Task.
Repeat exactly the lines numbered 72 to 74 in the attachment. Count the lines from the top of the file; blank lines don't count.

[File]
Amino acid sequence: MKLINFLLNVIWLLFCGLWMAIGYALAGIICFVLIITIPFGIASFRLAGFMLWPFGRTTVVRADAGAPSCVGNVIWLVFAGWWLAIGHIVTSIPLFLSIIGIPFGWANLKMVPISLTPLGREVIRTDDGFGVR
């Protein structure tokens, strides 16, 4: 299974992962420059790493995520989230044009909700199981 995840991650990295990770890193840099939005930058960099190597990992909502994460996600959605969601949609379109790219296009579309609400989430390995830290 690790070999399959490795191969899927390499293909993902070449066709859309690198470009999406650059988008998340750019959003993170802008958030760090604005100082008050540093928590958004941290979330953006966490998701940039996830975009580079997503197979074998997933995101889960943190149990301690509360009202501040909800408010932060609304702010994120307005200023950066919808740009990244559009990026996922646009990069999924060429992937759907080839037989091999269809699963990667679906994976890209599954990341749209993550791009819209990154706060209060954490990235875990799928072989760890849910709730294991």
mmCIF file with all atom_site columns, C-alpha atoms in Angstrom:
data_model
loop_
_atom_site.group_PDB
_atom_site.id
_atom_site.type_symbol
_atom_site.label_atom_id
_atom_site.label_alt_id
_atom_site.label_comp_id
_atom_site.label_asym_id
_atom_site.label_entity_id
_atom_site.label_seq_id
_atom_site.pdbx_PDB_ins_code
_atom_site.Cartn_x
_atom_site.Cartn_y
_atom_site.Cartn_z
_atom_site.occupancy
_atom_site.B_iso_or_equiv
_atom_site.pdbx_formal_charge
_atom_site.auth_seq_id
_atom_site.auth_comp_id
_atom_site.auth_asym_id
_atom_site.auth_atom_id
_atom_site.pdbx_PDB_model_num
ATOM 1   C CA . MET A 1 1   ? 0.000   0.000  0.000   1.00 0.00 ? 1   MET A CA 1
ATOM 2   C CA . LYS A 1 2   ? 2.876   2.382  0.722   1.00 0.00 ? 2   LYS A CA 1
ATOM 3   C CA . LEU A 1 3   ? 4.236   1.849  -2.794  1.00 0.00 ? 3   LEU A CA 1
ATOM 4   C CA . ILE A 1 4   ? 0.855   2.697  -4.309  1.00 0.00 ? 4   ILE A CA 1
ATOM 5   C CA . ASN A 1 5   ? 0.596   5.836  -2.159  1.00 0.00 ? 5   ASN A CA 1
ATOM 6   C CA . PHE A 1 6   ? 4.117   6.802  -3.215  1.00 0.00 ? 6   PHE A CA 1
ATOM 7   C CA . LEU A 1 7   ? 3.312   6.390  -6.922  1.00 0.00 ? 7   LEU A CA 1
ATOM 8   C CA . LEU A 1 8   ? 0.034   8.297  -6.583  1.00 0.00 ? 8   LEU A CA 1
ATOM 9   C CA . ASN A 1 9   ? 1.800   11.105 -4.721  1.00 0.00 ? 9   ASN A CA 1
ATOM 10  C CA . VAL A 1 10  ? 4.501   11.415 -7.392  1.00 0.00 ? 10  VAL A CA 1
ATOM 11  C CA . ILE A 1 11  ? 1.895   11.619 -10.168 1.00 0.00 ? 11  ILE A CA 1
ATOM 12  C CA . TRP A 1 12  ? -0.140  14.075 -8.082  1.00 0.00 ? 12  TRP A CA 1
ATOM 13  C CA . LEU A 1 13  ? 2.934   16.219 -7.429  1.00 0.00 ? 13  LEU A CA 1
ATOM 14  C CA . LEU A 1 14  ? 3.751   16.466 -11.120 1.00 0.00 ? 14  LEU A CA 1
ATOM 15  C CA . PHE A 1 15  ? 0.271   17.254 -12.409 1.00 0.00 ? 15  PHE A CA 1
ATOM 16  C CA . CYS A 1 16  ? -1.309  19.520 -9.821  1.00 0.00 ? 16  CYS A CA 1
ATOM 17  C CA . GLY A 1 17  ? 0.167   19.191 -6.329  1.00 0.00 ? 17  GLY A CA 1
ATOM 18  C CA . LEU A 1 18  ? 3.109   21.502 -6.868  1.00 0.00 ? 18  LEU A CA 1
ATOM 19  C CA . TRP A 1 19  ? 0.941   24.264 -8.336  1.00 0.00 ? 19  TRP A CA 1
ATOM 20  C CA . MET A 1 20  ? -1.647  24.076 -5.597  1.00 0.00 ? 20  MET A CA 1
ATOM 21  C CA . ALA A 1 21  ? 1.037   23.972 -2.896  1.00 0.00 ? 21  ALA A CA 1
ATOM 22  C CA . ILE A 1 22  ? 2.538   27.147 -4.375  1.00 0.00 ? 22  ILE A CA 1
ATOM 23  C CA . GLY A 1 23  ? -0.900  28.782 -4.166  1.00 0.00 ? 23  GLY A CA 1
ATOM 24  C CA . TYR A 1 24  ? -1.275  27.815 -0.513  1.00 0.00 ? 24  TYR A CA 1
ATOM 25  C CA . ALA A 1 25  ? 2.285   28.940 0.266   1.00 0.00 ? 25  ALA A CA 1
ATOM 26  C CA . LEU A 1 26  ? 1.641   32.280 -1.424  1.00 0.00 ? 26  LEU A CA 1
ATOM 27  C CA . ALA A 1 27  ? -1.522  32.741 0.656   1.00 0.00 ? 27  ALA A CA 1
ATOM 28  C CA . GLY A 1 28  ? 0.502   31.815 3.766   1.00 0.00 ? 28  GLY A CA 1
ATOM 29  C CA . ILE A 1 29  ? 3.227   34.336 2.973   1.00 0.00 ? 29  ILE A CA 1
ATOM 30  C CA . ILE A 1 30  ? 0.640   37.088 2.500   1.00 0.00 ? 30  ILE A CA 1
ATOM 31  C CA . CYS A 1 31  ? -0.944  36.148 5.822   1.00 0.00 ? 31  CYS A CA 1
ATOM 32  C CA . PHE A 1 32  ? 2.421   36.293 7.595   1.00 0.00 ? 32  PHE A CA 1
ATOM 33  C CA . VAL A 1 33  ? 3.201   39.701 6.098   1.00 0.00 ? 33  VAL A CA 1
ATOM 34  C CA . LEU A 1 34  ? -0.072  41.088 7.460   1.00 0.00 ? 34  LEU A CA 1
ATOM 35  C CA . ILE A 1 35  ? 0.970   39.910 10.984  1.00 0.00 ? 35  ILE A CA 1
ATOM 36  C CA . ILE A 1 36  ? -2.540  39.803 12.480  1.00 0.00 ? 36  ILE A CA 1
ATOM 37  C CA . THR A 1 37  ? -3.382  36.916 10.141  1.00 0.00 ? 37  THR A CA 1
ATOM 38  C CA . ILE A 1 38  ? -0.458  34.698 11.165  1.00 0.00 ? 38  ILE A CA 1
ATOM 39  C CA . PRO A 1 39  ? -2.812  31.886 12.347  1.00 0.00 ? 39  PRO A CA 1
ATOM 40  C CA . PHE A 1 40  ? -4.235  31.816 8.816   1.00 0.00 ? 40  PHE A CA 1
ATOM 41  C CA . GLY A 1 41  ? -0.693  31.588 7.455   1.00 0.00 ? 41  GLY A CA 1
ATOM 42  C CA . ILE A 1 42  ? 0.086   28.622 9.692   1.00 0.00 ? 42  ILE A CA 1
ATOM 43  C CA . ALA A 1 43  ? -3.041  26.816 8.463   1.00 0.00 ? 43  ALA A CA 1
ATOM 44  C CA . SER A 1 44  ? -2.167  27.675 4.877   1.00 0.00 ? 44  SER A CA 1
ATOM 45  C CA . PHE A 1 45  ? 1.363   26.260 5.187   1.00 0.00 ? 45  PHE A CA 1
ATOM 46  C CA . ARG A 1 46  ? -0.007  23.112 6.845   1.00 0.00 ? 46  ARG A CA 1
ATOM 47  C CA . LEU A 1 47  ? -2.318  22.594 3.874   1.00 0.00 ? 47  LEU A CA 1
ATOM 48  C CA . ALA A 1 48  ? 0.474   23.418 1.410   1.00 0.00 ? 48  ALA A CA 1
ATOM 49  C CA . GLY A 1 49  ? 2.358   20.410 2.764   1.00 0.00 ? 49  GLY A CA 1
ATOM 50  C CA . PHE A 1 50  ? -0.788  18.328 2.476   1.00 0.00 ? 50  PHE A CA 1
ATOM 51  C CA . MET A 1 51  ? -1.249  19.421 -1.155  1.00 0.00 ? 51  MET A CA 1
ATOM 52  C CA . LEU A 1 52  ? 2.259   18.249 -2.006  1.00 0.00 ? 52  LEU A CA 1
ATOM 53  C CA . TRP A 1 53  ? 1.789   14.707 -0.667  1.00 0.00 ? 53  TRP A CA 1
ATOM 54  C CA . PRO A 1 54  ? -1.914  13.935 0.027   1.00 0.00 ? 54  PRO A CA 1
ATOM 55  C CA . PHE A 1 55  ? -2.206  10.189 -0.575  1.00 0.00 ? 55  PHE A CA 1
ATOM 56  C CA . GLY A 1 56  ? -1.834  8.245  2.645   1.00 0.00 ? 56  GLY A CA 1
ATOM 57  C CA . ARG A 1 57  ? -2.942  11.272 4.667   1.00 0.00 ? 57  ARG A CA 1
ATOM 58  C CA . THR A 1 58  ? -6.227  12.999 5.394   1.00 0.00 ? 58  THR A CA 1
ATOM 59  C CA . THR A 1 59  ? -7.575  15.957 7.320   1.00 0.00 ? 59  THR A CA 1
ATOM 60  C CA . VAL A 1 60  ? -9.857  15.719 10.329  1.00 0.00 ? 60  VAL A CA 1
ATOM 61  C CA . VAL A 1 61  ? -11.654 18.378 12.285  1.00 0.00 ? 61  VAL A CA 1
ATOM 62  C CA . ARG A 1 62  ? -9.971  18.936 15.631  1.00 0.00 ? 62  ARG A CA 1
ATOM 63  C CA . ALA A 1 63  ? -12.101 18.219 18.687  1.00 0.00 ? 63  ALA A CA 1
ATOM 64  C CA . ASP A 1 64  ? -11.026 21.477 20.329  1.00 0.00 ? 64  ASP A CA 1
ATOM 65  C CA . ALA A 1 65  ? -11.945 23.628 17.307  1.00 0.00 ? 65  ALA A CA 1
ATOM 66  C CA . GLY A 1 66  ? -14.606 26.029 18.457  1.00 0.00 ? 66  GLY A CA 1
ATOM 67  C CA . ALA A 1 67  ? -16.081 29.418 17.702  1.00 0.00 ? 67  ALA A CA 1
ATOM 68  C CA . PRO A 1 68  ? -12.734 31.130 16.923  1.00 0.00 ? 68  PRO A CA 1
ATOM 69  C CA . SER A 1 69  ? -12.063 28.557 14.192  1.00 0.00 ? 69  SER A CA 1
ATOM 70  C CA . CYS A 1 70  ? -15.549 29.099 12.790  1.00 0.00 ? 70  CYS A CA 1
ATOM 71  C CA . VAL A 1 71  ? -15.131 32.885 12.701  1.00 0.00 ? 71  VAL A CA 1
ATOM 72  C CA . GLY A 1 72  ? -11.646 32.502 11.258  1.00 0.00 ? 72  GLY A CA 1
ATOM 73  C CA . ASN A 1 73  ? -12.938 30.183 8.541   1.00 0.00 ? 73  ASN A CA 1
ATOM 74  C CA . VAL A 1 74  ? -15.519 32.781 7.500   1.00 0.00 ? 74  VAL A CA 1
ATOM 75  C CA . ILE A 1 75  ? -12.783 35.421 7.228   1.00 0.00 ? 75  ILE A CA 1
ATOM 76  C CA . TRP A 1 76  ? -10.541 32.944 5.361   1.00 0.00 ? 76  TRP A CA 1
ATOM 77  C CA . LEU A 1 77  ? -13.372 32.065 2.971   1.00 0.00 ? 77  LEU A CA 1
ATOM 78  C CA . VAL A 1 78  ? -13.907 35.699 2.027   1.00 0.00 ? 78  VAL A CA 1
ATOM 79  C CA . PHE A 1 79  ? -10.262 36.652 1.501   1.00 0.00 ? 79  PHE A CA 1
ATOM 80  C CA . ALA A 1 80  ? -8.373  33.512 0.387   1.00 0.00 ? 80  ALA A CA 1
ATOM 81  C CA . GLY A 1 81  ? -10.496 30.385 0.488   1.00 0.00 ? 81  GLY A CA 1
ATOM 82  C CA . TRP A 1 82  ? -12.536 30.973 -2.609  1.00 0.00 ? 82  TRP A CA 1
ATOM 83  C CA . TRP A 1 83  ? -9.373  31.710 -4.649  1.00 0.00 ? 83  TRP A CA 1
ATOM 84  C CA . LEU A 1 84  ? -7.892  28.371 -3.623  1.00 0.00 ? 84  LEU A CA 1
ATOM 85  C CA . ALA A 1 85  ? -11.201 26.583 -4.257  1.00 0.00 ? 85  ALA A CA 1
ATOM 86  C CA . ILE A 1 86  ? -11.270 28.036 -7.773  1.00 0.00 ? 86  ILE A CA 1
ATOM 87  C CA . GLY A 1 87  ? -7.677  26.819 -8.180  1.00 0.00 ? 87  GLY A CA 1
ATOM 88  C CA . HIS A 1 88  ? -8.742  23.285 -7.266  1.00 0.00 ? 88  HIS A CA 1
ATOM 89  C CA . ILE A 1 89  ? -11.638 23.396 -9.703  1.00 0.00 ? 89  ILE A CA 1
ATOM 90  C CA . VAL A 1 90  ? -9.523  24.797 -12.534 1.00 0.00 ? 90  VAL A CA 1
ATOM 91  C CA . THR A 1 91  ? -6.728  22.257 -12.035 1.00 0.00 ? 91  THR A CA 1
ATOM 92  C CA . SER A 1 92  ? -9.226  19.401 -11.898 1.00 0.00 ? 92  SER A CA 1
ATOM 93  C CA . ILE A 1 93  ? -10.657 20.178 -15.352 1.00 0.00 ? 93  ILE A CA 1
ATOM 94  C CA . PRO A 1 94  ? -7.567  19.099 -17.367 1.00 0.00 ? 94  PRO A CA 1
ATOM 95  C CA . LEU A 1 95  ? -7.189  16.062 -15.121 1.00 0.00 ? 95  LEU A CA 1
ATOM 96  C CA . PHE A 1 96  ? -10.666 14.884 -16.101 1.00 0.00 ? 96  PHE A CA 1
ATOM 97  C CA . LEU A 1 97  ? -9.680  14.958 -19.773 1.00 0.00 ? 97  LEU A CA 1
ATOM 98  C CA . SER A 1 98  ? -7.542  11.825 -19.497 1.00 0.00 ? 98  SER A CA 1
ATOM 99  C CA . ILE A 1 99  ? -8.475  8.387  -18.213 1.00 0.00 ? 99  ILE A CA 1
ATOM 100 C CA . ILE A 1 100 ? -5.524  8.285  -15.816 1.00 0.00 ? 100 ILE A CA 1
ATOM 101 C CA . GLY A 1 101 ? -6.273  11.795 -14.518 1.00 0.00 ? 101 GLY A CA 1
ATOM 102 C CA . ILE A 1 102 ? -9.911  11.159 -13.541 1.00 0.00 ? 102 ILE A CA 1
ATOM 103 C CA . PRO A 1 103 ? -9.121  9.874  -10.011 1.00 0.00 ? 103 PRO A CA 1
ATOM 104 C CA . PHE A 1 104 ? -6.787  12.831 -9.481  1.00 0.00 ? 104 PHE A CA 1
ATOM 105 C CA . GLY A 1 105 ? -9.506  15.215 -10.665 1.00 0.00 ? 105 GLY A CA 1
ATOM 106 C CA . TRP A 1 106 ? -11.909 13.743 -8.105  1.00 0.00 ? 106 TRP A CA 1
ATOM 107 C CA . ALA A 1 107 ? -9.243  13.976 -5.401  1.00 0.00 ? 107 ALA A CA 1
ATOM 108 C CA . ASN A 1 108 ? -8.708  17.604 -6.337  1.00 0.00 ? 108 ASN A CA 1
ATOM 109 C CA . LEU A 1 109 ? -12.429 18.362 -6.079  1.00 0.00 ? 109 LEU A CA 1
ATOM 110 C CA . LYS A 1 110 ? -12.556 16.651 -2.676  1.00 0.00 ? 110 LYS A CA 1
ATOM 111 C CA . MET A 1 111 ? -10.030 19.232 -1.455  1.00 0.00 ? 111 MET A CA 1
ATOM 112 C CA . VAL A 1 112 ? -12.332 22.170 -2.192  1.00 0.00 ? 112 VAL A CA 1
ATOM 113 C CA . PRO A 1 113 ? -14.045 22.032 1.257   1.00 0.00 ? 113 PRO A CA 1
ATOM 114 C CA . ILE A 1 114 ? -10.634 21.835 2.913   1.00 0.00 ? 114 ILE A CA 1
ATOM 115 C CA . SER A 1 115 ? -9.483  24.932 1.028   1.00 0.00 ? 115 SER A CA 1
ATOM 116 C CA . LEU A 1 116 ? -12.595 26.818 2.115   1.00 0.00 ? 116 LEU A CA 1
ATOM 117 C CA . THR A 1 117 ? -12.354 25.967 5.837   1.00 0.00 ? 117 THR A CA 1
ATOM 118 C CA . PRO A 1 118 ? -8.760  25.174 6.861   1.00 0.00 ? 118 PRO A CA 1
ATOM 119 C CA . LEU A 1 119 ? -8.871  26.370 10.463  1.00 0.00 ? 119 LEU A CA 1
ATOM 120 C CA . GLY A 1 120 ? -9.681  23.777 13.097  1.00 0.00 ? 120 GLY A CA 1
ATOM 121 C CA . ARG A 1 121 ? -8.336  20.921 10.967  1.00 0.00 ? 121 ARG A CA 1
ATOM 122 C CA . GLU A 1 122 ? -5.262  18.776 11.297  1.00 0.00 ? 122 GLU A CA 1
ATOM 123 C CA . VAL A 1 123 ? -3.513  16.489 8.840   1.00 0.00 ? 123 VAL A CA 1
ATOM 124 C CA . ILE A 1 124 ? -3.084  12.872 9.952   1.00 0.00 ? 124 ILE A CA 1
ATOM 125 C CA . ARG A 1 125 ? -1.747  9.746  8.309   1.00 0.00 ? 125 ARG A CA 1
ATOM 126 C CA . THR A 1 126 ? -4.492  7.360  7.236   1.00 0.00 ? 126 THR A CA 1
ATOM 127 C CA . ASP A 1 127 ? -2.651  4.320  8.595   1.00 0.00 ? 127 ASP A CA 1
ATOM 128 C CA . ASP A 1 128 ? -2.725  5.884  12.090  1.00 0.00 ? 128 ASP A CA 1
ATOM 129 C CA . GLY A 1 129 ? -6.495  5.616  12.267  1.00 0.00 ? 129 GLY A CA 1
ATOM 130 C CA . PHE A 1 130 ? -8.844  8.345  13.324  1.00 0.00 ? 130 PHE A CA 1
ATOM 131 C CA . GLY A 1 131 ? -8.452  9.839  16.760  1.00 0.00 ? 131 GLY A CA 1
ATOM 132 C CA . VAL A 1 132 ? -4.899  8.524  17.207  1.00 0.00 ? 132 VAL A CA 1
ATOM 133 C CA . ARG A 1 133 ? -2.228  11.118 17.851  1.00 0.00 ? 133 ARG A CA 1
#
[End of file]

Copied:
ATOM 46  C CA . ARG A 1 46  ? -0.007  23.112 6.845   1.00 0.00 ? 46  ARG A CA 1
ATOM 47  C CA . LEU A 1 47  ? -2.318  22.594 3.874   1.00 0.00 ? 47  LEU A CA 1
ATOM 48  C CA . ALA A 1 48  ? 0.474   23.418 1.410   1.00 0.00 ? 48  ALA A CA 1